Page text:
Reporters don’t just find facts; they look for narratives. And an appealing narrative can exert a powerful gravitational pull that winds up bending facts in its direction.
Jonathan Mahler, New York Times Magazine, Oct 15, 2015

n May 1, 2011, it was announced that Osama bin Laden, the notorious terrorist responsible for crashing the World Trade Center Towers on September 11, 2001, had been killed in a raid. In the following days information on the incident trickled out through the media, with some initial reports – bin Laden brandishing a weapon and using his wife as a human shield – proved to be false. These were considered a product of the quick reporting that the 24-hour news cycle works in. In 2012, Mark Bowden released his painstakingly researched account of the raid The Finish. This recounts the now familiar official narrative as told by high-ranking members of the US Government. Others, however, were more skeptical; like freelance reporter Seymour Hersh, who questioned the official story. Hersh, based on two anonymous sources, claimed that the raid was performed with Pakistan’s permission and that bin Laden’s body was thrown out of the military helicopter after the mission. Hersh cites the implausibility of a military helicopter crashing into a Pakistani garrison town without attracting more attention. Hersh was impacted by the government’s deception in military matters in the past, such as the unraveled story of Saddam Hussein’s weapons of mass destruction or the debunked attacks on the U.S. vessel in the Gulf of Tonkin, and feared this could be another case of American myth-making. But Hersh relies on just two unnamed sources, hardly enough to disprove the American government’s story. The only thing we can conclude from these conflicting reports is: we may never know the whole truth surrounding bin Laden’s death.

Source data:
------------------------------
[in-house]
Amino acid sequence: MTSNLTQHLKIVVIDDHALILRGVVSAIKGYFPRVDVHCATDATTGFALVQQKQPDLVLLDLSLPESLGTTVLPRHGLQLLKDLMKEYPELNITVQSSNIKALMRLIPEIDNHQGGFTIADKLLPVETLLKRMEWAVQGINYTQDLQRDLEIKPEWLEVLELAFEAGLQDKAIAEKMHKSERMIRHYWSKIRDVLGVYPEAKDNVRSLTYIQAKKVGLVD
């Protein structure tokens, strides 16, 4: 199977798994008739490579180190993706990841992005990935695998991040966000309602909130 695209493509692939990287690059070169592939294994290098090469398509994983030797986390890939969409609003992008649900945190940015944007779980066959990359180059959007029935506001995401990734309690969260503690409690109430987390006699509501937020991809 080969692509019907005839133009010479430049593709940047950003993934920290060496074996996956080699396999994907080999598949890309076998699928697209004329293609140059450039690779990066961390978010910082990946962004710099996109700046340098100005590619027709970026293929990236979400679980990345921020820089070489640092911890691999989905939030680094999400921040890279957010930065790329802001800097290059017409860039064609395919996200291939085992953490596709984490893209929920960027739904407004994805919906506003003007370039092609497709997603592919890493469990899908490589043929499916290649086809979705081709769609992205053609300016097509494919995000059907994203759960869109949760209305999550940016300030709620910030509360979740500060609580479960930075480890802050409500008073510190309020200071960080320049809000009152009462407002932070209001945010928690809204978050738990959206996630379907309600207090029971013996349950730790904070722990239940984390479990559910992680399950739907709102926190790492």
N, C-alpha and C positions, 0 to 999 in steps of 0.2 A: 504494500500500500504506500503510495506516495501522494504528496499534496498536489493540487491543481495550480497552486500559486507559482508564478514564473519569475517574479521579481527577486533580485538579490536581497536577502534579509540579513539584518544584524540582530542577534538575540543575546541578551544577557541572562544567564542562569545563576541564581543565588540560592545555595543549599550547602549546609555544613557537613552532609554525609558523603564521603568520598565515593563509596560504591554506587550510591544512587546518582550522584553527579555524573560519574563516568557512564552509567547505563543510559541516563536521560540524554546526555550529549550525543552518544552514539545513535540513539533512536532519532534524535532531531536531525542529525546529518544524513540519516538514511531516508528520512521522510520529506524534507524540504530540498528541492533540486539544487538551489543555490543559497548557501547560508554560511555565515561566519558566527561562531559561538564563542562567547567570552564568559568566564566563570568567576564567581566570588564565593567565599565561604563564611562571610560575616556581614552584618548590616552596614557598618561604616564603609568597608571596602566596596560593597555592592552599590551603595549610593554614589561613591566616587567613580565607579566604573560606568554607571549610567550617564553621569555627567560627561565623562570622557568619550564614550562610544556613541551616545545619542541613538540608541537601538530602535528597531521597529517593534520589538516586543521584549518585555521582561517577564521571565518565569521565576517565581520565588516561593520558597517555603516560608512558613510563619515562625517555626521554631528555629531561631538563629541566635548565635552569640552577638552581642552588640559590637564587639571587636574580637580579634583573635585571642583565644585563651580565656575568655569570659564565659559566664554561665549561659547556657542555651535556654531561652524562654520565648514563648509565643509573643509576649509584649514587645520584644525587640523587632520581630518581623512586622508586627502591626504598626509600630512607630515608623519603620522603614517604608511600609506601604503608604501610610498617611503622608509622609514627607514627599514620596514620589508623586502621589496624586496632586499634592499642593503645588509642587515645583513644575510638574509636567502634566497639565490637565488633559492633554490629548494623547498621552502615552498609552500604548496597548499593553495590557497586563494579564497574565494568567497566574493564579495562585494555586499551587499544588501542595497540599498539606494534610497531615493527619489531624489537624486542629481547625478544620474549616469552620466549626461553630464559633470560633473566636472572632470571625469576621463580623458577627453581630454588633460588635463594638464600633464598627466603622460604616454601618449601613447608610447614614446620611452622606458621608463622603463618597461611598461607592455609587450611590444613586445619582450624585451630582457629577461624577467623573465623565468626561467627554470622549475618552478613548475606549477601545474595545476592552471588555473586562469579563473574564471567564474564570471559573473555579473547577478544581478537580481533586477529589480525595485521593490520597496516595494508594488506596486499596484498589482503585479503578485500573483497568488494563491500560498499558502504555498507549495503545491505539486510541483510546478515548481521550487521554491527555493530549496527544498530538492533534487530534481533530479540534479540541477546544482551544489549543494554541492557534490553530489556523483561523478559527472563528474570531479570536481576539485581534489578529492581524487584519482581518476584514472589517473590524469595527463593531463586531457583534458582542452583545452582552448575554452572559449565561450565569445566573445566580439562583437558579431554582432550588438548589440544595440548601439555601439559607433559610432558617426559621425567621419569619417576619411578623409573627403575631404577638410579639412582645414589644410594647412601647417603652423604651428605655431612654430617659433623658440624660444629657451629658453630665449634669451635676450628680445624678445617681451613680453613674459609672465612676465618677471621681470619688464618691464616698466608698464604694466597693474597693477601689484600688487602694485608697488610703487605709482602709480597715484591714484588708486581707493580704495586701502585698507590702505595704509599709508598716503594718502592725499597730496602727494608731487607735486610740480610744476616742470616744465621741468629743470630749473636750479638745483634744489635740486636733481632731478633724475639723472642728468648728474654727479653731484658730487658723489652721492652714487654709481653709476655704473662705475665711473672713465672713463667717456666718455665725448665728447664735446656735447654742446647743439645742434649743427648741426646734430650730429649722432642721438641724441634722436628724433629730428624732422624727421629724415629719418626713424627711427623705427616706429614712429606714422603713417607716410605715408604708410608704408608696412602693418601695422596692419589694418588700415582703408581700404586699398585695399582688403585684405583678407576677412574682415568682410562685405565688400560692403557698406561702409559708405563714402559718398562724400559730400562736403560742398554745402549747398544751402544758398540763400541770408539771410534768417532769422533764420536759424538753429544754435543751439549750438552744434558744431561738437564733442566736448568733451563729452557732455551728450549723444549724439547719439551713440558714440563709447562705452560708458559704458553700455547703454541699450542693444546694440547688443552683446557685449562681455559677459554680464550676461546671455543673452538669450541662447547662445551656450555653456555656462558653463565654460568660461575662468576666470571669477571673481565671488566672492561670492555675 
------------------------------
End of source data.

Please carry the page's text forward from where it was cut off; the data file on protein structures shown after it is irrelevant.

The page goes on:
Get in deeper:

Osama Bin Laden killed: Inside the raid || ABC News

Debate: Related Articles
Three Different Perspectives on the Same Issue. Click on the title to see more
There’s Just One Problem With Those bin Laden Conspiracy TheoriesBitter Battle For Truth About Osama bin Laden’s Death Rages OnWhat Do We Know About Osama Bin Laden’s Death? Quite A Lot, Actually

While Hersh’s story (and Mahler’s) suggests that mine was, in effect, handed to me by Administration spokesmen, it was (as the book notes) based on dozens of interviews with those directly involved, including President Obama.Mark Bowden, Vanity Fair, Oct 16, 2015

Senior intelligence agents and researchers who have chronicled the al-Qaeda leader’s demise in bloodcurdling books and movies say the story has been told. But others see holes in the Hollywood-style narrative, and believe America is concealing a less auspicious reality.Emma Reynolds, News.com.au, Oct 21, 2015

We know a great deal about bin Laden’s death and the operation that led up to it. The major components of that chronology have been in place since shortly after the May 2011 raid, and the vast majority of details that have surfaced since in dozens of news reports, books and documentaries have only reinforced the accuracy of that account.Greg Miller, The Washington Post, Oct 19, 2015
1 Star2 Stars3 Stars4 Stars5 Stars (No Ratings Yet)



Leave A Reply

Tu dirección de correo electrónico no será publicada. Los campos obligatorios están marcados con *